At Education Elements, we devote a massive amount of time and resources to helping our partner schools select digital content that will best serve the academic needs of their students. Whether the goal is to understand fractions, parts of speech, or the events leading up to the Civil War, our team has a knack for knowing right where to look in hand-selecting the best content for any learning goal. But we also understand that academic achievement is composed of many pillars. A student who has skipped breakfast, for instance, may have significant trouble paying attention in class. Another who is experiencing stress with a project partner may fail to turn in an assignment merely due to lack of communication skills rather than a lack of understanding. In more extreme cases, an otherwise bright student may severely underperform due to social exclusion by his peers.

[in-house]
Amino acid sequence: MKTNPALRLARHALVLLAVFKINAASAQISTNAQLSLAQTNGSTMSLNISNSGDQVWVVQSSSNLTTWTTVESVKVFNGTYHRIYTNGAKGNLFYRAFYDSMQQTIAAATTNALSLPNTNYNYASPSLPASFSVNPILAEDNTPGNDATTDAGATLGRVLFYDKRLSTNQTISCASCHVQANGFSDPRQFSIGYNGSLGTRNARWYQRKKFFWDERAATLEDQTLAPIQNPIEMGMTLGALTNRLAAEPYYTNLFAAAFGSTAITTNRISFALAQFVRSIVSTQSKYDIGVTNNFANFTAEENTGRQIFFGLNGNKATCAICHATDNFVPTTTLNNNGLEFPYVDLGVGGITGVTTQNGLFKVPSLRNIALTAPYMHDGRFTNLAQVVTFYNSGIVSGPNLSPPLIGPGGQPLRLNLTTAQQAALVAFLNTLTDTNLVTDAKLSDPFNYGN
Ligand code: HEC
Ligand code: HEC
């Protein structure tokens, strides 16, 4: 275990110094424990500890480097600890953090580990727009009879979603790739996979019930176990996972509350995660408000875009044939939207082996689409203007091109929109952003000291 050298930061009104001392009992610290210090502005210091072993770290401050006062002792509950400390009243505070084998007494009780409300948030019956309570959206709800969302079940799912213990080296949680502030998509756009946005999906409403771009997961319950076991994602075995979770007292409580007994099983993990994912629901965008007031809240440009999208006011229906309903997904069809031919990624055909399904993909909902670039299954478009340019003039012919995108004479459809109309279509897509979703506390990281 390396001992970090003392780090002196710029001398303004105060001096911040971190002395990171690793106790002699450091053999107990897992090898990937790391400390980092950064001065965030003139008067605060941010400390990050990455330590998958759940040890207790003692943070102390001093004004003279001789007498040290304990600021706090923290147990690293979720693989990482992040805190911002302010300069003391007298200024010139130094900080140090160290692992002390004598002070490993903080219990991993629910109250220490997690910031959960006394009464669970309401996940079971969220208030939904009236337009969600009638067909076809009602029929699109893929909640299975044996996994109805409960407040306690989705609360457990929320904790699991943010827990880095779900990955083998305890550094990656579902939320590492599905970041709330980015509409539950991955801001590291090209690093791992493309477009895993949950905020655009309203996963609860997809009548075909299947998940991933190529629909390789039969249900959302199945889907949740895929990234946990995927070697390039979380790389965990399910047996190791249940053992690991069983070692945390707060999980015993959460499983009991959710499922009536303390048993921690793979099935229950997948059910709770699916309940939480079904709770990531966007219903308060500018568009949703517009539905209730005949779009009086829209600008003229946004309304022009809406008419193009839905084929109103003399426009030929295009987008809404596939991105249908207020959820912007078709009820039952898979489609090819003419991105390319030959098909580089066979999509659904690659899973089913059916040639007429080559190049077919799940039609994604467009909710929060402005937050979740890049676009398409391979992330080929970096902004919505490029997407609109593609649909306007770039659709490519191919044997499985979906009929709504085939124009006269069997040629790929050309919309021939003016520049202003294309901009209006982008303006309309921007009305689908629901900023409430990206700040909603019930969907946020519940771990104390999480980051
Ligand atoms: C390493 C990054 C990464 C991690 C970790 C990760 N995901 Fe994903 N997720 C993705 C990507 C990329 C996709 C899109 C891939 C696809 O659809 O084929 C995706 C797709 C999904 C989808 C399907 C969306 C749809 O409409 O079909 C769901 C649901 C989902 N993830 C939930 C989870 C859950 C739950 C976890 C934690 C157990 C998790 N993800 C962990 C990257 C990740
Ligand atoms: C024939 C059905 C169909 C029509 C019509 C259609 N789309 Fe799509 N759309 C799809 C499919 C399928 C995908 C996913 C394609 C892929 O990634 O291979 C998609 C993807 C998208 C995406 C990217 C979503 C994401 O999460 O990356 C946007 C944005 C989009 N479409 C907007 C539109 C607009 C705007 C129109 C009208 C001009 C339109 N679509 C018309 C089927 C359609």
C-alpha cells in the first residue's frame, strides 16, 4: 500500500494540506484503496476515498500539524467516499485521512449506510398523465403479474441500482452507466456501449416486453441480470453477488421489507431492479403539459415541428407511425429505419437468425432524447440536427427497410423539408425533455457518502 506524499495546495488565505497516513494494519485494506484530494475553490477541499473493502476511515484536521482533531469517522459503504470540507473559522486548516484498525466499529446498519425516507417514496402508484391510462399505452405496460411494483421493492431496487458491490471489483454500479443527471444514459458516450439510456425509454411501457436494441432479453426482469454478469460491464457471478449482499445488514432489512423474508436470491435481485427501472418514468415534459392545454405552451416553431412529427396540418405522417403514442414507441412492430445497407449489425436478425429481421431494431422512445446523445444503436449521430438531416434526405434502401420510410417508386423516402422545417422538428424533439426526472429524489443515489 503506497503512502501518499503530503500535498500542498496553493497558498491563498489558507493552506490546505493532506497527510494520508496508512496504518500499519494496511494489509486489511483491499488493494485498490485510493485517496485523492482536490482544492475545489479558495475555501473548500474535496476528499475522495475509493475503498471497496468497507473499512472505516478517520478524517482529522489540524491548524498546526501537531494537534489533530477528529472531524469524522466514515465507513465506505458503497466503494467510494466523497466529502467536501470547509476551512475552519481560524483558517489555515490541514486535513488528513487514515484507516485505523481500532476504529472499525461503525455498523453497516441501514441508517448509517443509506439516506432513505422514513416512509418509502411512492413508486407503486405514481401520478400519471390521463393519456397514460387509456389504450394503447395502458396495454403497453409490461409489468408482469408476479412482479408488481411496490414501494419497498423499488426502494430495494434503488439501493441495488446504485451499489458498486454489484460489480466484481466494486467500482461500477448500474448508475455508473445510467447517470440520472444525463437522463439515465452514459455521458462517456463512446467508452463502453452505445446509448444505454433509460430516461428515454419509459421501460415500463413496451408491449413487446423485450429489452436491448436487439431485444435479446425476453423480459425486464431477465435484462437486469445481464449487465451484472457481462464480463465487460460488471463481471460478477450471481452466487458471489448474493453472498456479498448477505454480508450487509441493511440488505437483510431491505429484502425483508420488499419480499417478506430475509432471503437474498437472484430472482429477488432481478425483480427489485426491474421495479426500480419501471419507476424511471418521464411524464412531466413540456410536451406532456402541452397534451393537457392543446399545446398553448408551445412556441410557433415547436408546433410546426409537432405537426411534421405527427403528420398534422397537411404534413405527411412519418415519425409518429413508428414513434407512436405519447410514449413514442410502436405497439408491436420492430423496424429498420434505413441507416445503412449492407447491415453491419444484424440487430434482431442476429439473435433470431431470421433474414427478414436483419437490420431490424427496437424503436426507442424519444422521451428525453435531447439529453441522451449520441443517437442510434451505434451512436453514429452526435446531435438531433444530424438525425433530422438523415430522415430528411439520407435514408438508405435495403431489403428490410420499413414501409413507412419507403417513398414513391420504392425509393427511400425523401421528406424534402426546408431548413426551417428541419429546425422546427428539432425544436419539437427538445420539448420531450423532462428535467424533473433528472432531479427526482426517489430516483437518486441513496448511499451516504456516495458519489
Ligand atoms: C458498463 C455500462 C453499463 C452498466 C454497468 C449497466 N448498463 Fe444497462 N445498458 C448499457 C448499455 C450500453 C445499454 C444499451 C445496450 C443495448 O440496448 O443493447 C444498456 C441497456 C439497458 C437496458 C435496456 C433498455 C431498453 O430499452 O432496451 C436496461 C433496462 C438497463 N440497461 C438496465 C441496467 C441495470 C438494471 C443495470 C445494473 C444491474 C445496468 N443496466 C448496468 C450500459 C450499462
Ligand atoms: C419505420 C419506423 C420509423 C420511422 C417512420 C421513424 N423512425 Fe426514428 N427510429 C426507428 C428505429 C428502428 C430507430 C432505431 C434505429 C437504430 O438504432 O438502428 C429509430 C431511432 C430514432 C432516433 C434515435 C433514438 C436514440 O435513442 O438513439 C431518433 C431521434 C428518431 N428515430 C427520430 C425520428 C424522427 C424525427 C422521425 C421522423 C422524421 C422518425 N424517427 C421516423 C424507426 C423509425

In August of 2013, I emerged from the Department of Neuroscience building at the University of Virginia armed with some controversial test results. Earlier in the month, intellectual curiosity had led me to sign up for a cognitive assessment: a battery of tests representing the best that current educational psychology research had to offer in determining my personal learning aptitudes and preferences. The test results were clear: a small team of talented researches concluded that I was in the “very superior” range for visuo-spatial awareness and reasoning ability—the 99th percentile, in fact—while falling in the “average to below average” range for processing and recall of auditory information. Why was this result controversial?
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